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Population vulnerabilities and capacities related to health: A test of a model

Archived Abstract of Former PSC Researcher

Ahern, J., Sandro Galea, A. Hubbard, and A. Karpati. 2008. "Population vulnerabilities and capacities related to health: A test of a model." Social Science & Medicine, 66(3): 691-703.

Variability in the health of human populations is greater in economically vulnerable areas. We tested whether this variability reflects and can be explained by: (1) underlying vulnerabilities and capacities of populations and/or (2) differences in the distribution of individual socioeconomic status between populations. Health outcomes were rates of mortality from 12 causes (cardiovascular disease, malignant neoplasms, accidents, chronic lower respiratory disease, cerebrovascular disease, pneumonia and influenza, diseases of the nervous system, suicide, chronic liver disease and cirrhosis, diabetes, homicide, HIV/AIDS) for 59 New York City neighborhoods in 2000. Negative binomial regression models were fit with a measure of socioeconomic vulnerability, median income, predicting each mortality rate. Overdispersion of each model was used to assess whether variability in mortality rates increased with increasing neighborhood socioeconomic vulnerability. To assess the two hypotheses, we examined changes in the variability of mortality rates (as indicated by changes in overdispersion of the models) for outcomes with significant non-constant variability after accounting for (1) vulnerabilities and capacities (social control, quality of local schools, unemployment, low education), and (2) the distribution of individual socioeconomic status (low income, poverty, socioeconomic distribution, high income). Some variability in all mortality rates was explained by accounting for a range of potential vulnerabilities and capacities, supporting the first explanation. However, variability in some causes of mortality was also explained in part by accounting for the distribution of individual resources, supporting the second explanation. The results are consistent with a theory of underlying socioeconomic vulnerabilities of human populations. In areas with lower levels of income, other characteristics of those neighborhoods exacerbate or temper the economic vulnerability, leading to more or less healthy conditions. Understanding the vulnerabilities and capacities that characterize populations may help us better understand the production of population health, and may inform efforts aimed at improving population health.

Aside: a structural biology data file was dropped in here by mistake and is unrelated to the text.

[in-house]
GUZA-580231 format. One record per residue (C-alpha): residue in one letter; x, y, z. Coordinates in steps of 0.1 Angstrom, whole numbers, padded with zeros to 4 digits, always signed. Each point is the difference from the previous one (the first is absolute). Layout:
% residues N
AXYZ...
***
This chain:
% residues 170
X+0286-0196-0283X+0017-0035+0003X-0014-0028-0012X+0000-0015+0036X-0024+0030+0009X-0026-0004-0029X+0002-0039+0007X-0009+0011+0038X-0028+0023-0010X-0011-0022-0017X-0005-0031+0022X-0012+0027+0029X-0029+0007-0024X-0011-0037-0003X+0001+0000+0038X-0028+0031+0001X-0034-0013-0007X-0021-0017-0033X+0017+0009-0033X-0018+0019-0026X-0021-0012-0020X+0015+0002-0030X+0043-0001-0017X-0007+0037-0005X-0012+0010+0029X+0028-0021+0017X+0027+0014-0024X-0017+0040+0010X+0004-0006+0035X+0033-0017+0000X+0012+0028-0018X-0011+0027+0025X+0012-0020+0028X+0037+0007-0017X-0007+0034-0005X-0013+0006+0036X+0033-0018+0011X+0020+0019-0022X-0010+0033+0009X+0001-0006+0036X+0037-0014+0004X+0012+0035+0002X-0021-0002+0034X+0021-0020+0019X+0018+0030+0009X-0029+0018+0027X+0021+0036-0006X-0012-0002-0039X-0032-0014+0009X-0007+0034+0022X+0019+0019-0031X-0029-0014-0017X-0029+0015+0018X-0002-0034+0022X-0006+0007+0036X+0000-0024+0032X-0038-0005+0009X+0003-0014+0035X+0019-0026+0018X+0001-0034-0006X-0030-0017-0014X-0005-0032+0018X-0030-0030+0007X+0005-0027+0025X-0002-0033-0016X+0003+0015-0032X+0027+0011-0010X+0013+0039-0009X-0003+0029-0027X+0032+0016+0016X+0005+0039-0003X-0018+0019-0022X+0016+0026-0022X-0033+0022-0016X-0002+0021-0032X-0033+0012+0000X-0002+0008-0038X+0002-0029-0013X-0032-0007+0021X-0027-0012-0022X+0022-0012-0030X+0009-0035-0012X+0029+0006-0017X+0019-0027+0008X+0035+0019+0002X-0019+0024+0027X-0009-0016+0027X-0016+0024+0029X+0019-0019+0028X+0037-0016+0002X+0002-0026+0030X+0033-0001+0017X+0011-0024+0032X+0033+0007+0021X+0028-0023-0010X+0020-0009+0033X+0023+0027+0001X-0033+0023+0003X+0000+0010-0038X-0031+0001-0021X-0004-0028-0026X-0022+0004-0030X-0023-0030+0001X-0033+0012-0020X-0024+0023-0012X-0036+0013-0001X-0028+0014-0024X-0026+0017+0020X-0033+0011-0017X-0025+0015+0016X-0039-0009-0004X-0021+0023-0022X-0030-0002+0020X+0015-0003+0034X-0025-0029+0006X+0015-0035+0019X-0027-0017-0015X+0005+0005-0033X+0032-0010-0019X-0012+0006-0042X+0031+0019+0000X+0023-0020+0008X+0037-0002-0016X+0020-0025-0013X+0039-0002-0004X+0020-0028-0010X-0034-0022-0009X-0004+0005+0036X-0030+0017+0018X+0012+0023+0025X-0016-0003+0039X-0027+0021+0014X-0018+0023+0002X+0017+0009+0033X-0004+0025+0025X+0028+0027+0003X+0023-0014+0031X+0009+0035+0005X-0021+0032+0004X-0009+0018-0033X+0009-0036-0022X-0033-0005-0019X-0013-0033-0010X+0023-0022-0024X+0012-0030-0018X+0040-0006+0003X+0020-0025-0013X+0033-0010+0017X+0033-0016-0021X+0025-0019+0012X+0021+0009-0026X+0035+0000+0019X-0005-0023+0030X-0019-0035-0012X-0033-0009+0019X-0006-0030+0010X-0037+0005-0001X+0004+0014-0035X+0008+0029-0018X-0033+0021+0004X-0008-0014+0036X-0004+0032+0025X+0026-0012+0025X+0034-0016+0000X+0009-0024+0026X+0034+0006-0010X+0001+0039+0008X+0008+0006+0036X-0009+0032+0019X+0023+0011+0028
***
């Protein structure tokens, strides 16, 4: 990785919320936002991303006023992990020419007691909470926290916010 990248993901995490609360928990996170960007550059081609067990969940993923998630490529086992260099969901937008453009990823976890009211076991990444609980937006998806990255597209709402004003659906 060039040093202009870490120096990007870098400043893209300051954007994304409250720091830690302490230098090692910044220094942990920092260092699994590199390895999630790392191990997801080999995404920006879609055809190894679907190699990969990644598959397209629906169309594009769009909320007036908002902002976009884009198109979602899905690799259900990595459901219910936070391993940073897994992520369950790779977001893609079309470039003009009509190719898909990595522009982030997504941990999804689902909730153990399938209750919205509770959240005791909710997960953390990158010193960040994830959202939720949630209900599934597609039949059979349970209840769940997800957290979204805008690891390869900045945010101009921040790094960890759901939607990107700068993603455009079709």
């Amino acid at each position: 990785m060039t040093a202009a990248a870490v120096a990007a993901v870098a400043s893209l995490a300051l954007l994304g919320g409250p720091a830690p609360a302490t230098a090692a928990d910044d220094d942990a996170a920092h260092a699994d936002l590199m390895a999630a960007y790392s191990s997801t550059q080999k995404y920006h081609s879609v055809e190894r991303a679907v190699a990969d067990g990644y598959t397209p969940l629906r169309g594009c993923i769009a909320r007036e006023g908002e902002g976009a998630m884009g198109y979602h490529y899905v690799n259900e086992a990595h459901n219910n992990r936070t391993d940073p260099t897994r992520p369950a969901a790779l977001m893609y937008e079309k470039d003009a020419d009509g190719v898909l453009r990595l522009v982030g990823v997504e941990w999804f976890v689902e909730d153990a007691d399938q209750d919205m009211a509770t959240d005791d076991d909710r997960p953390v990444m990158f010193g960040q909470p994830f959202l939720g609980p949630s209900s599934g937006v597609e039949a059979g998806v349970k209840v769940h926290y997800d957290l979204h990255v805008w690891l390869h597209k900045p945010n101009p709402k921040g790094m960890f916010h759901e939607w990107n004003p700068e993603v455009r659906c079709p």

DOI:10.1016/j.socscimed.2007.10.011 (Full Text)

PMCID: PMC2387057. (Pub Med Central)

Country of focus: United States.

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